While the evacuation in Irpin went ahead, albeit with difficulty and under heavy Russian shelling, plans to relocate residents from the cities of Volnovakha and Mariupol in eastern Ukraine collapsed because the artillery fire was too intense and targeted the supposedly safe “green corridors” that civilians were meant to use.
“Amid devastating scenes of human suffering in Mariupol, a second attempt today to start evacuating an estimated 200,000 people out of the city came to a halt,” wrote the International Committee of the Red Cross. “The failed attempts yesterday and today underscore the absence of a detailed and functioning agreement between the parties to the conflict.”
BuzzFeed News has a team on the ground in Ukraine. Follow Chris Miller, Isobel Koshiw, and Pete Kiehart’s reporting on Twitter and read our full coverage here.
As residents from those cities struggled to escape, a huge number of others made their way to western Ukraine and across the border to neighboring Poland, Hungary, Romania, Slovakia, and other European Union countries, as well as Moldova.
“10 days. 1.5 million people. This is now the fastest growing refugee crisis since World War II,” the United Nations High Commissioner for Refugees tweeted Sunday. “In the coming days millions more lives will be uprooted, unless there is an immediate end to this senseless conflict.” The UNHCR added that it has recorded “1,123 civilian casualties in the country: 364 killed and 759 injured” — very likely an undercount.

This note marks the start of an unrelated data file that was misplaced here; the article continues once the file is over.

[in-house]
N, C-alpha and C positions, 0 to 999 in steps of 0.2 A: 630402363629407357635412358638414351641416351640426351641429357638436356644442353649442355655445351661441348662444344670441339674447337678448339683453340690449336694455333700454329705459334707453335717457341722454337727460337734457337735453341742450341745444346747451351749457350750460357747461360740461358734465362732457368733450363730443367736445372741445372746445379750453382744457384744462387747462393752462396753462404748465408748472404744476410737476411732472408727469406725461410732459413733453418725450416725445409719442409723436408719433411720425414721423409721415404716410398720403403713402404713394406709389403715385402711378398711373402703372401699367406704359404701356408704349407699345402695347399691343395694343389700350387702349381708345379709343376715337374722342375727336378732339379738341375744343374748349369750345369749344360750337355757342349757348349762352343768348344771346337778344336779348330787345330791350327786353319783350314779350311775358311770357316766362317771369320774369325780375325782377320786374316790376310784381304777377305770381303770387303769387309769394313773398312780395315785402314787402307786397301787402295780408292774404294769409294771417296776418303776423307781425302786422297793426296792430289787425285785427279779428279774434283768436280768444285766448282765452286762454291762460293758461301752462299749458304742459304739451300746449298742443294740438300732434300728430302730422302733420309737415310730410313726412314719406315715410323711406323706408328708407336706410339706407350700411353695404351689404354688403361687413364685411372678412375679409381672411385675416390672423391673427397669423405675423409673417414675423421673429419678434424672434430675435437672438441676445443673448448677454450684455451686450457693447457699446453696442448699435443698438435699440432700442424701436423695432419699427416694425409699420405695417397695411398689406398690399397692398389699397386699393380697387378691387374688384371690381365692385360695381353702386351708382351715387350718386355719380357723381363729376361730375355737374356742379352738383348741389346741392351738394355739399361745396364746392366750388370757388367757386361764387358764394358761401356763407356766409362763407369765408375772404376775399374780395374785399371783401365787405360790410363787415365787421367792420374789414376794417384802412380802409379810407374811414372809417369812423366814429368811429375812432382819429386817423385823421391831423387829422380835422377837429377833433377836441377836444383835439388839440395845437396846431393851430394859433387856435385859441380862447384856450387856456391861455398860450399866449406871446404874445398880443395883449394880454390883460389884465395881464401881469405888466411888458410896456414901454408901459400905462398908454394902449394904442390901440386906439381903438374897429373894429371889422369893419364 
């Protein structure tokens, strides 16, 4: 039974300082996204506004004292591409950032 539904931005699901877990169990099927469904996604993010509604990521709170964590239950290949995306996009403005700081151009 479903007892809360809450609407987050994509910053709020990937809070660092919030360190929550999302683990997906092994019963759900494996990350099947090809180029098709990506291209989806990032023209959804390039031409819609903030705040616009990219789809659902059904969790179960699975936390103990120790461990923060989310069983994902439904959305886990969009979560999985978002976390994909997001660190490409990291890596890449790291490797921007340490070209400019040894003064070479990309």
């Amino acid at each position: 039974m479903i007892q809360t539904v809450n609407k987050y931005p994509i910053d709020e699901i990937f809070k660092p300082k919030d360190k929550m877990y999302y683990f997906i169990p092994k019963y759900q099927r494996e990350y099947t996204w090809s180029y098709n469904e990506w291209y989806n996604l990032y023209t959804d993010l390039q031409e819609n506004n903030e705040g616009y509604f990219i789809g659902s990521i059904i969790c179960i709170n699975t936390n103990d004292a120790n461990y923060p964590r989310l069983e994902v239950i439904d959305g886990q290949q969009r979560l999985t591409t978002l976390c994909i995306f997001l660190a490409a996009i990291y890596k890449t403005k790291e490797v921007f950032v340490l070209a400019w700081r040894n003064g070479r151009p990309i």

In Irpin, most people with whom BuzzFeed News spoke Sunday had no idea where they would go. They just wanted to be someplace where they would be safe. They only had with them what they could carry on their backs and in their hands. They were visibly exhausted and stressed from surviving heavy bombardment for the past week and a half.
At a staging point where more than 20 yellow buses arrived to move them to the Kyiv Central Railway Station, families and friends separated in the chaos frantically searched for one another, worrying that someone might have been left behind.
People from other cities showed up to look for relatives in Irpin with whom they had lost contact. “Is there anyone from the Capital Apartment Complex?” asked one man.
When Vadym and his family reached the other side of a bridge in Irpin — blown up by the Ukrainian army to stop Russia’s advance days ago — and arrived at the evacuation staging area, they were shell-shocked.
“We can’t even talk; can’t you see?” Vadym’s father said.